“Lovers don’t finally meet somewhere. They’re in each other all along.”
― Jalaluddin Rumi
Several years ago I wrote an article titled “The Love which Never Dies,” it was during the worst period of my life to date. I had yet to experience then the two heart attacks and several bouts with pneumonia which would follow in the years ahead. This was a battle of the worst kind of ailment or disease possible – “A Broken Heart”. Eventually I did have those heart attacks, I did battle with pneumonia four times, and as some of you know a wrestling match recently with a virus that landed me in the hospital for a few days. I continue to fight the good fight of staying alive and well, I still know of no other battle more painful than when the heart is broken and left to make its way from the battlefield and thereafter.
Yesterday we all woke to one of those strange “climate change” effects, “Summer in February”. As I too enjoyed the day with my daughter and friends, (who had not been to my home in a very long time, a kind of “reunion” of friendship), like so many of you I was impressed by the budding of trees and the presence of daffodil’s breaking through the winter soil. Perhaps like me you thought, “How Strange, how mysterious.” Well, later that evening I would conclude it was Mystery, the greatest one of all, and it was speaking to me, to all of us. Perhaps you may have heard Its voice as well.
My Mother made the greatest meatballs and spaghetti sauce, or gravy as we called it, I ever tasted. The recipe of which was one of those “family secrets” except it was entirely my Mother’s secret. You never saw my Mother making the gravy, you’d wake up one morning and sitting on the stove was this large pot with about three inches of gravy at the bottom which increased by the time we ate dinner later that evening. Later in the day when we returned home from school, my siblings and I, would immediately notice the aroma of the meatballs cooking in the gravy which immediately drew you toward the stove like ancient pilgrims toward the holy grail. You raised the lid on the pot with one hand and a with a piece of Italian bread in the other you proceeded to “dip”. Suddenly you’d hear my Mother say, “Hey, get out of their, dinner’s not ready yet.” Once I asked my Mother what she put in her gravy, all she would say is, “Everything”. She never would tell us and I suspect that it was because she found pleasure watching us enjoy eating her creation and, she also believed that if she did tell us we would somehow mess it up.
“A Tree gives glory to God… by being a Tree.” – Thomas Merton
Each of us are Spirit, manifestations of the One with our own signatures; Authentic Spirituality is the means by which we awaken from a lifetime of ego delusion to realize our True-Self and to manifest our own enlightenment in the world. “In setting off in search of true identity, one steps into a labyrinth, a maze, a tunnel of love, a hall of mirrors, a derelict graveyard, a long-neglected archeological site.” This “awakening” is not easy and results as a function of entering a process, a kind of “path” which takes us through a “hall of mirrors” and challenges us to confront our many false identities we have accumulated.
Authentic Spirituality, Zen is life-it’s our life, and our journey begins right where we are, with our lives exactly as it is and as it isn’t. One of the barriers presenting us from entering the path and liberating ourselves from our suffering is the myth that, “I’ll start when…”, or “I need to wait until…” There’s never going to be any more appropriate time to begin your journey than now. There are no required preconditions or circumstance, just the desire to be free and the willingness to make the journey no matter the circumstances or situations ahead. Even if you have begun and failed to continue, start again. As Jesus taught, “Pick up your cross and follow.” As the ancient masters would ask, “If not now, when?” Even if you lack the courage or the strength. You know how many people in the world are weakened by life’s challenges facing and confronting life every day. Hospitals and cities are filled with such people.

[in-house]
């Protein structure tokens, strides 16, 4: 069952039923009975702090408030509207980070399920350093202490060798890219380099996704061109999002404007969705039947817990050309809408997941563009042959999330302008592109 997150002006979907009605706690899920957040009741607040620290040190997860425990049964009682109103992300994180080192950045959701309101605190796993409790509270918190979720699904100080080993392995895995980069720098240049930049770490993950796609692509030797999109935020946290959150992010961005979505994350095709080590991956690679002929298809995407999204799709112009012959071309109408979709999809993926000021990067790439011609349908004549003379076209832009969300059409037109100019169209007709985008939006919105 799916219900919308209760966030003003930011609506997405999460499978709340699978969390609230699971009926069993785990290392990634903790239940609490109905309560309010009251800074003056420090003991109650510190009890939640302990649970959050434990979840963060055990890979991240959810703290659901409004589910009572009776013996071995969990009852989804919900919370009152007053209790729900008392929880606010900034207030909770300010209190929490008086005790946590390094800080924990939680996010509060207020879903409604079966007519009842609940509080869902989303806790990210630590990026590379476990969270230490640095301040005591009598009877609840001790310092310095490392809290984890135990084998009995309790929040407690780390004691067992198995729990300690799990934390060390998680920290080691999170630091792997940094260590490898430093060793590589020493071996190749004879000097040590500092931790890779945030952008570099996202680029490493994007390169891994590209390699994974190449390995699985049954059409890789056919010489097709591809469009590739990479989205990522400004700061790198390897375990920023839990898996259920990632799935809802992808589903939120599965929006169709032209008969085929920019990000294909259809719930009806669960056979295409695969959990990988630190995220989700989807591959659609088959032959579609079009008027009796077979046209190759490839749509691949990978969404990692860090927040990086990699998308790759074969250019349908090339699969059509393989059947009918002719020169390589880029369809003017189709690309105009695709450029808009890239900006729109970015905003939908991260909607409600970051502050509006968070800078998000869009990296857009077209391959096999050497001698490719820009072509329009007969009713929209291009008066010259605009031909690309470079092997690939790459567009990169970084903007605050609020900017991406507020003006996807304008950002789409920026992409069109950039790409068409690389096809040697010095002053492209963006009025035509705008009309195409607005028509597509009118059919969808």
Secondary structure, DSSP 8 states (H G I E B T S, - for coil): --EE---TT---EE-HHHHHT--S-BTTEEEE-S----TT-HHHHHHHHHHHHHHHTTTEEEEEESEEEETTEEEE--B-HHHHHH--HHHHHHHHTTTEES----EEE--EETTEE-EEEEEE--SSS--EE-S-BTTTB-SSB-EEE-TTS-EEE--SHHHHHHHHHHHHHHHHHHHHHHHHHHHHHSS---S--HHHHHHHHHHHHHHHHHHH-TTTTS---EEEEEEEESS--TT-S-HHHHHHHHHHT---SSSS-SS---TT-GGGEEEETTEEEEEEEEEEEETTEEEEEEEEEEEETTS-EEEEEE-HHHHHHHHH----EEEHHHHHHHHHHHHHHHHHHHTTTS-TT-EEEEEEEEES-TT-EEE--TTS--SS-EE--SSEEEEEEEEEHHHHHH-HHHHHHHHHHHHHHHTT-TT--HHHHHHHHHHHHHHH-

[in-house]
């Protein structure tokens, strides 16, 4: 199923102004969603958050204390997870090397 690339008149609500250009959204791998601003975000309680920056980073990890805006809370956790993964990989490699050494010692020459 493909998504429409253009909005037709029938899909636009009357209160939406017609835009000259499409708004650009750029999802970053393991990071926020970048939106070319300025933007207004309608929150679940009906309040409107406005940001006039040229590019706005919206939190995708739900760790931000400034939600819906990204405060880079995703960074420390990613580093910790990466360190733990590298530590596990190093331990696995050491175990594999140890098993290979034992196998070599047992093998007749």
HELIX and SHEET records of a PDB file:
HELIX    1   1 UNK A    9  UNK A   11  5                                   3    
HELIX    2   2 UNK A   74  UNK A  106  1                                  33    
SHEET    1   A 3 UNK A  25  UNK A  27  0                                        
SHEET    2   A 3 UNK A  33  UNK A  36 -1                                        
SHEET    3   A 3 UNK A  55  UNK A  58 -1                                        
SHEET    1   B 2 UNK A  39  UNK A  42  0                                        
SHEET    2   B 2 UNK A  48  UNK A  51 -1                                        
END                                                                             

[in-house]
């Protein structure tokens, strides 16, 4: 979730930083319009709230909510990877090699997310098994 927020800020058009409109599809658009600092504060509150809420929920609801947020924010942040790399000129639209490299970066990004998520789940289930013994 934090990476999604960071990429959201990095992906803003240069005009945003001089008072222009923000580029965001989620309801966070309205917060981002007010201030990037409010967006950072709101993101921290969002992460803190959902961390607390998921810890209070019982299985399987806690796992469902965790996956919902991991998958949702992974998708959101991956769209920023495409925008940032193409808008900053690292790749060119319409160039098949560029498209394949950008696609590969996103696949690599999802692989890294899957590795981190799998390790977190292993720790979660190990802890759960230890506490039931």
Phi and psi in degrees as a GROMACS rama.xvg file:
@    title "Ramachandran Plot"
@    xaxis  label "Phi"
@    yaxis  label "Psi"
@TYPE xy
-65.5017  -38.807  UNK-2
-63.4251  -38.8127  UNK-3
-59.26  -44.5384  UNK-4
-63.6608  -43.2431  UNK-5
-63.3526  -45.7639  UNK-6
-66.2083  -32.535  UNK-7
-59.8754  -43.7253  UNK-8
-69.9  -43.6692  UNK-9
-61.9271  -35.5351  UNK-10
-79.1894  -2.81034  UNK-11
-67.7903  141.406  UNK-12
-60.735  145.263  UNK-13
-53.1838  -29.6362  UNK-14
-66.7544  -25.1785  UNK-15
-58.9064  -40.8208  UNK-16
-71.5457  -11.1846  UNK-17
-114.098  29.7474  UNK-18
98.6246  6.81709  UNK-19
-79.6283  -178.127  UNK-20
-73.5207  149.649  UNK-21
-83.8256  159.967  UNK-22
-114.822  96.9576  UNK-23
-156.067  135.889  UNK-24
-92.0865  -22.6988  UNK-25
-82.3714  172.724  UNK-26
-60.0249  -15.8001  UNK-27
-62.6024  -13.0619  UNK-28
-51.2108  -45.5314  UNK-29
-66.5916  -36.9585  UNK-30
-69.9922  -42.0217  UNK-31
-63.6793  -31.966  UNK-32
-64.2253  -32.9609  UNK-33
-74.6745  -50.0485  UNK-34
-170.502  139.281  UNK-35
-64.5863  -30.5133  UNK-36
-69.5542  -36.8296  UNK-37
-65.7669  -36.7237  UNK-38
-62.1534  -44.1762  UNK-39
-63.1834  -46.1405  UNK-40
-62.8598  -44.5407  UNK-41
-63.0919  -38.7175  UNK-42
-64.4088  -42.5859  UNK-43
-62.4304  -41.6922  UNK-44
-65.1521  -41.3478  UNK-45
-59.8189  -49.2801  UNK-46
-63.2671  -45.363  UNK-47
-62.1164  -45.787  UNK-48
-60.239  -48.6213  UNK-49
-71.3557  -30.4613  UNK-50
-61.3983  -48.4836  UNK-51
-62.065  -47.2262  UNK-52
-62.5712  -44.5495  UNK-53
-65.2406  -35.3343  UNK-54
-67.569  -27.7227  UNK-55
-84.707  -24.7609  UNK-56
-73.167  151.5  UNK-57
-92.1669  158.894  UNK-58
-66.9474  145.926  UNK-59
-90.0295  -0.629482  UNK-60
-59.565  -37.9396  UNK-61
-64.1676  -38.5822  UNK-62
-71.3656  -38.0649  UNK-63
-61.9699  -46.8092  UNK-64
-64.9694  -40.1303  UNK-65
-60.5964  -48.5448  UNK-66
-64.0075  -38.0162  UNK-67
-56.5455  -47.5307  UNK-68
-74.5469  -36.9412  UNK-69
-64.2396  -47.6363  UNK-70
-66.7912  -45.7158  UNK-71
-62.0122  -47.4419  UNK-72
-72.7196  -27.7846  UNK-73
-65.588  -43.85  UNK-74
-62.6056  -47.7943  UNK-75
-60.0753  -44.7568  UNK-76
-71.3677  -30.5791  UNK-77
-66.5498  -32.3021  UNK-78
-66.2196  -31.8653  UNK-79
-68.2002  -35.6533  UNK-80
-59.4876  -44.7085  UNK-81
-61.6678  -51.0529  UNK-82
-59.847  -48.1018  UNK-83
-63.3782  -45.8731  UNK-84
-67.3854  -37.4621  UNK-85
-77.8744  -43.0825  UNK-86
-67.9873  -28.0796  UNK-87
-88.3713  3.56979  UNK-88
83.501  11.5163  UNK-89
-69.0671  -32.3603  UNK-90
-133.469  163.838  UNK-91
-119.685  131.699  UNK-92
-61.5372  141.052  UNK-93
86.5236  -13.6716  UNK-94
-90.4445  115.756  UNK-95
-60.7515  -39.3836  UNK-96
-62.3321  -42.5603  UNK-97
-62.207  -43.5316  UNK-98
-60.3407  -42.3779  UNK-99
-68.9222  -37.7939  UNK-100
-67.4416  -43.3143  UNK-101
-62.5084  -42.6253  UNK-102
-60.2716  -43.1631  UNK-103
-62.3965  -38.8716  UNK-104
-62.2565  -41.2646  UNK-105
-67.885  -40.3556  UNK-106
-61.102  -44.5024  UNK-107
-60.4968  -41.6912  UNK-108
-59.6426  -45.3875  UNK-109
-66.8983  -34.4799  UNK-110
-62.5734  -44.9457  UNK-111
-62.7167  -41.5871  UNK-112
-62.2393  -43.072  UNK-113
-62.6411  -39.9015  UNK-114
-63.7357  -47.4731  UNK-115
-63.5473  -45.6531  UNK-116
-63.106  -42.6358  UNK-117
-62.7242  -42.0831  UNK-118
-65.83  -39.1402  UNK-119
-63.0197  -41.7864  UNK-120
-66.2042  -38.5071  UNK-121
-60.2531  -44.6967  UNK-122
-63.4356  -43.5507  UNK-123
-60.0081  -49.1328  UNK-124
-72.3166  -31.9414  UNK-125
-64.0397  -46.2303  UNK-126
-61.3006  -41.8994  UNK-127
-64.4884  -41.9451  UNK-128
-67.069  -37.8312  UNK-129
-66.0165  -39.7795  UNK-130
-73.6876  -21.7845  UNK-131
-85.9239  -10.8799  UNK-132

As a youth I grew close to the parents of a friend of mine from high school, we kept in touch for many years after graduation. “Mr. Fitz,” as I called him was much like (the famous 70’s sitcom character) Archie Bunker type personality with smoother edges. “Mrs. Fitz,” was indeed much like Edith Bunker, Archies wife, without pretension, beautiful, sweet, and with that quiet wisdom overshadowed by her humility. I remember one occasion when I stayed for dinner, afterwards the news with Walter Cronkite came on the television. The “Fitz’s” made it a point to sit together on the “davenport” or the sofa together, sometimes holding hands if she wasn’t knitting. At the end of the news broadcast Walter Cronkite would always say, “And that’s the way it is.”, to which Mr. Fitz would respond, “No it isn’t Walter, no it isn’t.”
“C. S. Lewis taught, if the devil were to succeed in England, he would need to wear a three-piece suit and speak with the Queen’s English, and surely never appear as a red demon with horns and a pitchfork.” This morning like most Americans I woke to the news of yesterdays current events, a practice I have limited now to approximately 3 minutes at best, only to hear the same news from the day before and days before that. Nothing much had changed. Hatred, distrust, accusations, true or false, blaming, promising, hopes, doubts, more hatred, more accusations, and more promises that have been made for decades by others who, hated, suspected, and mistrusted someone other than themselves or their party or particular group. Like the saying goes, “The more things are supposed to change, the more they stay the same.” I immediately observed my muscular skeleton retract in pain with the kind of feeling you get when you’ve tasted something that always turns your stomach. My reaction was to pick up my aging and almost near dying dog sitting near me and hold her close to me telling her, “I love you girl.” I needed to find refuge in my humanity and something that was real, my dog.